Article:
After we said goodbye to Marlene and Bill (more on that later), there was one more thing I had to do. It was scary but important. I didn’t come all this way for nothing,
I was going to look for the site where my great-great-grandparents, Heinrich Paul and Maria Kroeker Neufeld, had built their log cabin upon their arrival in Saskatchewan in 1907.
Or rather… I knew this was the place… Marlene had told me this. It was out there, somewhere. But whether I’d find evidence, is another story.
But when the sun is setting and you’re alone in the wilderness, in a place you’ve been reading tales of terrifying encounters with wildlife… it’s easy to “find evidence”. That is to say, my imagination saw and felt many things. And this was something I was definitely doing. And I was definitely alone.
Andrew waited for me in the car while I embarked upon this one last adventure. This is our arrangement. I do like to do this kind of thing on my own. And he is patient. And I am lucky.
I had found a golden portal at the back of the cemetery where seven of my ancestors lay. The glow came from all the autumn leaves lit by the sun. The leaves of the trees along the boundary stretching between fields, the treeline went for half a mile.
Perhaps I would not have wanted to trespass except Marlene is local and kindly, helpfully told me this was the way to where they had lived. (I don’t know if she realized I was actually going to walk out there…)
I had come a long way to experience what I could here in Lost River. And if that meant following a treeline for half a mile in a tresspassy and scary manner in waning daylight, then so be it.
I walked and I walked and I walked. My footwear was not great and I worried I would fall and twist my ankle. I decided that would not help me accomplish my goal. I did not fall.
I studied the trees as I walked. And then… I swear these are lilac bushes. I suppose a visit in spring would confirm this.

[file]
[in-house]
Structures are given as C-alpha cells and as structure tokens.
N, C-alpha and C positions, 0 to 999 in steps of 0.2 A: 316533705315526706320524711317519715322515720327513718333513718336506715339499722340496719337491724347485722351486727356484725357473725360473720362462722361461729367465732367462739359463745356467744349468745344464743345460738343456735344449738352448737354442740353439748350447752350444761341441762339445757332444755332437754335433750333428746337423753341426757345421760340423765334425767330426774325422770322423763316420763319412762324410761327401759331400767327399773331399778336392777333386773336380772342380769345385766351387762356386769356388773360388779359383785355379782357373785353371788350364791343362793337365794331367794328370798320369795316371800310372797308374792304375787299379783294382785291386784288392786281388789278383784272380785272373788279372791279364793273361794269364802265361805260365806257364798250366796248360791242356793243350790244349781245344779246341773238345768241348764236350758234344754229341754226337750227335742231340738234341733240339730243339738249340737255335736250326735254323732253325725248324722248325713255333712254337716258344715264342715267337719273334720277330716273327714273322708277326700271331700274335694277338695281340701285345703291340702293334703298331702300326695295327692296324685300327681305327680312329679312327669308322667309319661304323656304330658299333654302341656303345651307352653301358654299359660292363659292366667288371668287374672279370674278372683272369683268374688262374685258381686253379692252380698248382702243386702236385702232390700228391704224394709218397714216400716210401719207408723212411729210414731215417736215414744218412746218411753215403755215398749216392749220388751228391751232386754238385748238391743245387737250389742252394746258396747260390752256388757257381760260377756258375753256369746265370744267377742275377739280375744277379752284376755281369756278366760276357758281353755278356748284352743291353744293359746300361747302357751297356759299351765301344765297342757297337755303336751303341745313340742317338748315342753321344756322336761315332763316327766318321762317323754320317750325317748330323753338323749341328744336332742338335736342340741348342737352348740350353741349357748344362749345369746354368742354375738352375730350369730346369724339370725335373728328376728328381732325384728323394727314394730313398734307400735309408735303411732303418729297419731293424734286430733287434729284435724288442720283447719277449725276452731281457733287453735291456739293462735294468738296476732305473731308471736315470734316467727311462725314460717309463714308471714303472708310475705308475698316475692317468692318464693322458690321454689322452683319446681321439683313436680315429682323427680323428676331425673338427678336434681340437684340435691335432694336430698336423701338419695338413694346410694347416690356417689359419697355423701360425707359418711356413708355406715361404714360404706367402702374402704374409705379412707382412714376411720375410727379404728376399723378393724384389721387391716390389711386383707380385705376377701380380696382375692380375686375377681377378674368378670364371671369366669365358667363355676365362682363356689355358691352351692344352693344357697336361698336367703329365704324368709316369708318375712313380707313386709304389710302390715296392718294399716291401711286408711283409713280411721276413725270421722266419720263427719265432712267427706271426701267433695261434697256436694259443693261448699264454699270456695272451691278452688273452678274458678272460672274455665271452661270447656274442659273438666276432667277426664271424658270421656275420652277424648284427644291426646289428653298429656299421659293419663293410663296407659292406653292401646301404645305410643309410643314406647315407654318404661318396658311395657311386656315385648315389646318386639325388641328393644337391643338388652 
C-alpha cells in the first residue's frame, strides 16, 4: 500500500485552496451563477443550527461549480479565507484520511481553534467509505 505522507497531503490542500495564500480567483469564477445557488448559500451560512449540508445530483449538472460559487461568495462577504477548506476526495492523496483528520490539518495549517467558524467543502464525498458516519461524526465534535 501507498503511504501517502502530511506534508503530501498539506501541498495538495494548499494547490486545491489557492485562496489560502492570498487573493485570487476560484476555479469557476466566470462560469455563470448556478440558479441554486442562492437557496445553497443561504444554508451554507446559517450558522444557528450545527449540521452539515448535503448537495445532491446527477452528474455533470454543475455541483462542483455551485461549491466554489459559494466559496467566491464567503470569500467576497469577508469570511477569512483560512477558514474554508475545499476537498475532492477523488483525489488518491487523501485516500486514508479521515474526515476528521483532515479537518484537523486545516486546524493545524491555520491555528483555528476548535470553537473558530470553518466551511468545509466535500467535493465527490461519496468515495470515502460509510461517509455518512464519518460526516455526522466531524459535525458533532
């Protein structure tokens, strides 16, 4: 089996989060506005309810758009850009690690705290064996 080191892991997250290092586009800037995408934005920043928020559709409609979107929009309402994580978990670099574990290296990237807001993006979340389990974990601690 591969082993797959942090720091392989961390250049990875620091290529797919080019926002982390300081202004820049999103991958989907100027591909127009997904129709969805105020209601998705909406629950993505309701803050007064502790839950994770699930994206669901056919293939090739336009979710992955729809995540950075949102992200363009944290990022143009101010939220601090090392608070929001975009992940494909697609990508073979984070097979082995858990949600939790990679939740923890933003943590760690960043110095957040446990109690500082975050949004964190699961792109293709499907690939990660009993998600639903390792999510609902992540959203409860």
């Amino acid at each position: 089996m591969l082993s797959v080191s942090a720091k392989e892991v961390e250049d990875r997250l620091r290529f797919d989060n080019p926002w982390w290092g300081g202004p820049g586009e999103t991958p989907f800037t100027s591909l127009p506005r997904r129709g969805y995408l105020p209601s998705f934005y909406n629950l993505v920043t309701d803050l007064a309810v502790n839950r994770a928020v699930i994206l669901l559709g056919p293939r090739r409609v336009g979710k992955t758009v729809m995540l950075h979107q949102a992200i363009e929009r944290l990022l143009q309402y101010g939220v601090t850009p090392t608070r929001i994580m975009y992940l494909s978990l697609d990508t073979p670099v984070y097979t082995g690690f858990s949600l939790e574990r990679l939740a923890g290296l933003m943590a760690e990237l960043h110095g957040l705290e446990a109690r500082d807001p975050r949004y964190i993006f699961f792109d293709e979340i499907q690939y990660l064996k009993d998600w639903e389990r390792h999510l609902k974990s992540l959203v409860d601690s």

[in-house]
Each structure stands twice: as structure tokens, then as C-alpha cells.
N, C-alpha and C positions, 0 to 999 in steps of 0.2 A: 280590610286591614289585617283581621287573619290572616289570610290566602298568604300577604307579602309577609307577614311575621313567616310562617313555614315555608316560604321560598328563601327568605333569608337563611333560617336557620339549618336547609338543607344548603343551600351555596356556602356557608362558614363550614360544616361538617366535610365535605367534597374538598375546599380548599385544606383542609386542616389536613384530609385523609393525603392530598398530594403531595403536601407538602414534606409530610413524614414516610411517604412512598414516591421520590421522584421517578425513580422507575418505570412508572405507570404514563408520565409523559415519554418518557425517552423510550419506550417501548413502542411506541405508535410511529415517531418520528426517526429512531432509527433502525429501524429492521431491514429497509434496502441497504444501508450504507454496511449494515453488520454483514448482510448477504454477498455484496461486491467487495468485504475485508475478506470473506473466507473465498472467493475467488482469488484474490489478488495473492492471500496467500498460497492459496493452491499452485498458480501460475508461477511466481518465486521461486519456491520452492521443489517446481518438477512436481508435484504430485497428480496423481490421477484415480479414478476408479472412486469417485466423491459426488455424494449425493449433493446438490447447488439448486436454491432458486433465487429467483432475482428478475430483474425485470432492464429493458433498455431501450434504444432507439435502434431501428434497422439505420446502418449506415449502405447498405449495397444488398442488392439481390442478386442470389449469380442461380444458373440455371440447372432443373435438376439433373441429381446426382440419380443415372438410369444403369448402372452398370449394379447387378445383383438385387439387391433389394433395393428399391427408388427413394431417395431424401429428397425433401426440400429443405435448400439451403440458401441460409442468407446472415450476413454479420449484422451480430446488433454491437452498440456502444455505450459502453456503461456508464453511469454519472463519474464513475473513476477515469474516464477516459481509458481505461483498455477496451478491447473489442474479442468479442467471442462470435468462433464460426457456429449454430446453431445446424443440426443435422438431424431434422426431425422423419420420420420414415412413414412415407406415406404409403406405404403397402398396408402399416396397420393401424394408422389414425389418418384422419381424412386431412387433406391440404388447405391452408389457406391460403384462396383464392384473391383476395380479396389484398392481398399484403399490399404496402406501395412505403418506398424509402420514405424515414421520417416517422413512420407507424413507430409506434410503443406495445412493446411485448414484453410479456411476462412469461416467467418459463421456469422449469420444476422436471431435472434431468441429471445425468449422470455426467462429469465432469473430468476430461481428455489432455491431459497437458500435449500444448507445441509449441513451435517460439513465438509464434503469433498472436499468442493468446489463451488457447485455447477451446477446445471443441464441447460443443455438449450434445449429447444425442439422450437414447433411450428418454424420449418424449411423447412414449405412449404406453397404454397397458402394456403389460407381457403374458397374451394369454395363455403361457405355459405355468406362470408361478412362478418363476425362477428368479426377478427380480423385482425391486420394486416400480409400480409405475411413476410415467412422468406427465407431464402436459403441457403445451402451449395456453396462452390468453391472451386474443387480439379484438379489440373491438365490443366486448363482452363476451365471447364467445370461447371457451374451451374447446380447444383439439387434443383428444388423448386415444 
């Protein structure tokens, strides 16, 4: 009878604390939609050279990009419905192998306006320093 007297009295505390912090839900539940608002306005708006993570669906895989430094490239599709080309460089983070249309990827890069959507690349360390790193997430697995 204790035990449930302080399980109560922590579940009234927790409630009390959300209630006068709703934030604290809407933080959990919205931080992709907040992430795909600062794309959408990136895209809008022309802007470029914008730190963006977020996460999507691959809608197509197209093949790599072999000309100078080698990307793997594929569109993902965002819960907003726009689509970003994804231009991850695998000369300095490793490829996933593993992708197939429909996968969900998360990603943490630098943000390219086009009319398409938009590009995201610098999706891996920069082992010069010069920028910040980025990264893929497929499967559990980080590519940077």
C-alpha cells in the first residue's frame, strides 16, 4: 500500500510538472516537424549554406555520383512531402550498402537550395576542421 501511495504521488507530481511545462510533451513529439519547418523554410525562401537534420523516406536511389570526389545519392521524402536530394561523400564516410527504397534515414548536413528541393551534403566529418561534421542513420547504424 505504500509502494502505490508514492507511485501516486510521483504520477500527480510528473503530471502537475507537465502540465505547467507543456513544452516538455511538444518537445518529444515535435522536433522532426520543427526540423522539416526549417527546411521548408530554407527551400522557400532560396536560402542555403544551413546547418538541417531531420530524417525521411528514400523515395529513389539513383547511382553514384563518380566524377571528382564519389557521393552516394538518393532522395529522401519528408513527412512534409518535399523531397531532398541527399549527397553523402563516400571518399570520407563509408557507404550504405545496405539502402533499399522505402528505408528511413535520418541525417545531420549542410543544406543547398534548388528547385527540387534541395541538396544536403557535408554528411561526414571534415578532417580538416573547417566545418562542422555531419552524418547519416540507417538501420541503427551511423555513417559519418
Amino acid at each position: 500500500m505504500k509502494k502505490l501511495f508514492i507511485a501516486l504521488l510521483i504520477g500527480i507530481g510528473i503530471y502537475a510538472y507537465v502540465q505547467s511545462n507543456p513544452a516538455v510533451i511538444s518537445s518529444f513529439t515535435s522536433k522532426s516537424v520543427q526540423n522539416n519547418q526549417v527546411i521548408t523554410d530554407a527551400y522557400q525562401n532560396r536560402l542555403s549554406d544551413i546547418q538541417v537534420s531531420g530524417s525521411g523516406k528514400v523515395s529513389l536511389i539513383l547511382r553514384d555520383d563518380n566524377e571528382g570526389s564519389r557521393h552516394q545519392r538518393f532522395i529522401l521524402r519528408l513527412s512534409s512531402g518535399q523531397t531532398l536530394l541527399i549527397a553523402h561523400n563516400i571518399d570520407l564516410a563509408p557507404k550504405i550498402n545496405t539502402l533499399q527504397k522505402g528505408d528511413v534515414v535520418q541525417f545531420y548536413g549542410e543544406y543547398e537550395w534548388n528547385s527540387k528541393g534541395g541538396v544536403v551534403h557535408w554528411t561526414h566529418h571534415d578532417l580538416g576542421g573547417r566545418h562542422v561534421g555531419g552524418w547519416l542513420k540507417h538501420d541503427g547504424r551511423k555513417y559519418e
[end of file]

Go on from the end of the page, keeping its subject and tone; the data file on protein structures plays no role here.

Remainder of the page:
It seems to me lilacs do not grow in the wild. Lilacs, to me, say “there was a homestead here”.
Then the treeline gave way a bit and I could imagine a yard.
But I don’t really know what a homesteading yard would’ve looked like over a hundred years ago in Lost River. I’m actually looking at pictures right now… but they don’t really show the yard site at all.
Then… something emerged on the horizon…
A hole of sorts. I had all kinds of funny feelings about this. What had been here? What was it for? Did I even have any business being here, seeing this, imagining things about it? What if it was just some kind of agricultural maneuver and my imagination was running away with me? What if I wanted my imagination to run away with me? After all… I had already run pretty far on my own. My imagination could take it from here.
If I had truly wanted confirmation, I suppose I could have contacted the landowners whose farm was within eyesight in the distance, nearer to the Saskatchewan River. They’re frindschoft, after all. But maybe I wanted to not know. Maybe I first wanted my imagination to run wild, as the sun set, and my awareness of my stupid footwear choices took hold, and as I remembered every wild bear story I’d read in the Lost River history book.
I reached the end of the quarter, the end of the treeline, where a few well treed vistas opened up. Yes, something had been here. A yard. A family. Generations of Neufelds, new to this land. Model Ts had roared about, on paths that sometimes were easy to traverse, and other times impossible. Babies were born, and died. My ancestors had likely passed away here, somewhere, too.
I tried to look around. To really take it in. It was so beautiful.
Then a text from Andrew: “You okay?”
“Coming home,” I replied.